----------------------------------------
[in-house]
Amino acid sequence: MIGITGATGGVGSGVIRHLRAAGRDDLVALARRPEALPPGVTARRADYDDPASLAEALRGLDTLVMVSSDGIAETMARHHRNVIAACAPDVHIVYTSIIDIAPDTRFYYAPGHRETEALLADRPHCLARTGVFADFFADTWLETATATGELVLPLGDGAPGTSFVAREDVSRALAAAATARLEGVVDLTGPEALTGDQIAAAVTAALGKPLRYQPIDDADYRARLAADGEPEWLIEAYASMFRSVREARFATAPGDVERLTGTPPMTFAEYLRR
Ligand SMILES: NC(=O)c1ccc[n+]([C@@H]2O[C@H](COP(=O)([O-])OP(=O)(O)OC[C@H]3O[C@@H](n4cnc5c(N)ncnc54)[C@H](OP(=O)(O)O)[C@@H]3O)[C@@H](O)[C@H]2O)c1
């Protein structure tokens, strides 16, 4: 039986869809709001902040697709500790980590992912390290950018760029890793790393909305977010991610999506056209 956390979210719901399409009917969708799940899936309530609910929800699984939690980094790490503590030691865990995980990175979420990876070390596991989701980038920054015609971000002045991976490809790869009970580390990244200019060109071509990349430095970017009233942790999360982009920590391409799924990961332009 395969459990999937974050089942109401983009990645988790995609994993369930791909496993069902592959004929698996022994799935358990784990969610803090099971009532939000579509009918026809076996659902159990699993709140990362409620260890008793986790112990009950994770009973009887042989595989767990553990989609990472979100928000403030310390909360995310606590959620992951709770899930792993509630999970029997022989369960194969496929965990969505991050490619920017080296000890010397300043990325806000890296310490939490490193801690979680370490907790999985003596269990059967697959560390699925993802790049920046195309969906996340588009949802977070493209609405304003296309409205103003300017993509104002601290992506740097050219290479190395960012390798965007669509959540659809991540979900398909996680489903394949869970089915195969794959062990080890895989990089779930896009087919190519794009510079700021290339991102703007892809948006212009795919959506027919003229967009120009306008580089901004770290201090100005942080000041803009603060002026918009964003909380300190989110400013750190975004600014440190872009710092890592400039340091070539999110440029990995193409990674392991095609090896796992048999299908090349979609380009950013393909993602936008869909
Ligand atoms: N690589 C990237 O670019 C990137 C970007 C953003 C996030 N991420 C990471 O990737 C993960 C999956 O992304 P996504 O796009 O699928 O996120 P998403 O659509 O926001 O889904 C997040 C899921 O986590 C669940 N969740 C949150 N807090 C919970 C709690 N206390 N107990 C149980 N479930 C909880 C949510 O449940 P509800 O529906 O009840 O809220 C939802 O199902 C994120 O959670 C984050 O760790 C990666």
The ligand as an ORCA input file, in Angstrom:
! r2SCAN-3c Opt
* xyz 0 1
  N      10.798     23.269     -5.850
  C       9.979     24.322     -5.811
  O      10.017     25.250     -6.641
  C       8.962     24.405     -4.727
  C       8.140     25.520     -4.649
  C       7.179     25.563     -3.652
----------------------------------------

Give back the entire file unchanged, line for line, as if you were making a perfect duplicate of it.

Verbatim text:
[in-house]
Amino acid sequence: MIGITGATGGVGSGVIRHLRAAGRDDLVALARRPEALPPGVTARRADYDDPASLAEALRGLDTLVMVSSDGIAETMARHHRNVIAACAPDVHIVYTSIIDIAPDTRFYYAPGHRETEALLADRPHCLARTGVFADFFADTWLETATATGELVLPLGDGAPGTSFVAREDVSRALAAAATARLEGVVDLTGPEALTGDQIAAAVTAALGKPLRYQPIDDADYRARLAADGEPEWLIEAYASMFRSVREARFATAPGDVERLTGTPPMTFAEYLRR
Ligand SMILES: NC(=O)c1ccc[n+]([C@@H]2O[C@H](COP(=O)([O-])OP(=O)(O)OC[C@H]3O[C@@H](n4cnc5c(N)ncnc54)[C@H](OP(=O)(O)O)[C@@H]3O)[C@@H](O)[C@H]2O)c1
């Protein structure tokens, strides 16, 4: 039986869809709001902040697709500790980590992912390290950018760029890793790393909305977010991610999506056209 956390979210719901399409009917969708799940899936309530609910929800699984939690980094790490503590030691865990995980990175979420990876070390596991989701980038920054015609971000002045991976490809790869009970580390990244200019060109071509990349430095970017009233942790999360982009920590391409799924990961332009 395969459990999937974050089942109401983009990645988790995609994993369930791909496993069902592959004929698996022994799935358990784990969610803090099971009532939000579509009918026809076996659902159990699993709140990362409620260890008793986790112990009950994770009973009887042989595989767990553990989609990472979100928000403030310390909360995310606590959620992951709770899930792993509630999970029997022989369960194969496929965990969505991050490619920017080296000890010397300043990325806000890296310490939490490193801690979680370490907790999985003596269990059967697959560390699925993802790049920046195309969906996340588009949802977070493209609405304003296309409205103003300017993509104002601290992506740097050219290479190395960012390798965007669509959540659809991540979900398909996680489903394949869970089915195969794959062990080890895989990089779930896009087919190519794009510079700021290339991102703007892809948006212009795919959506027919003229967009120009306008580089901004770290201090100005942080000041803009603060002026918009964003909380300190989110400013750190975004600014440190872009710092890592400039340091070539999110440029990995193409990674392991095609090896796992048999299908090349979609380009950013393909993602936008869909
Ligand atoms: N690589 C990237 O670019 C990137 C970007 C953003 C996030 N991420 C990471 O990737 C993960 C999956 O992304 P996504 O796009 O699928 O996120 P998403 O659509 O926001 O889904 C997040 C899921 O986590 C669940 N969740 C949150 N807090 C919970 C709690 N206390 N107990 C149980 N479930 C909880 C949510 O449940 P509800 O529906 O009840 O809220 C939802 O199902 C994120 O959670 C984050 O760790 C990666």
The ligand as an ORCA input file, in Angstrom:
! r2SCAN-3c Opt
* xyz 0 1
  N      10.798     23.269     -5.850
  C       9.979     24.322     -5.811
  O      10.017     25.250     -6.641
  C       8.962     24.405     -4.727
  C       8.140     25.520     -4.649
  C       7.179     25.563     -3.652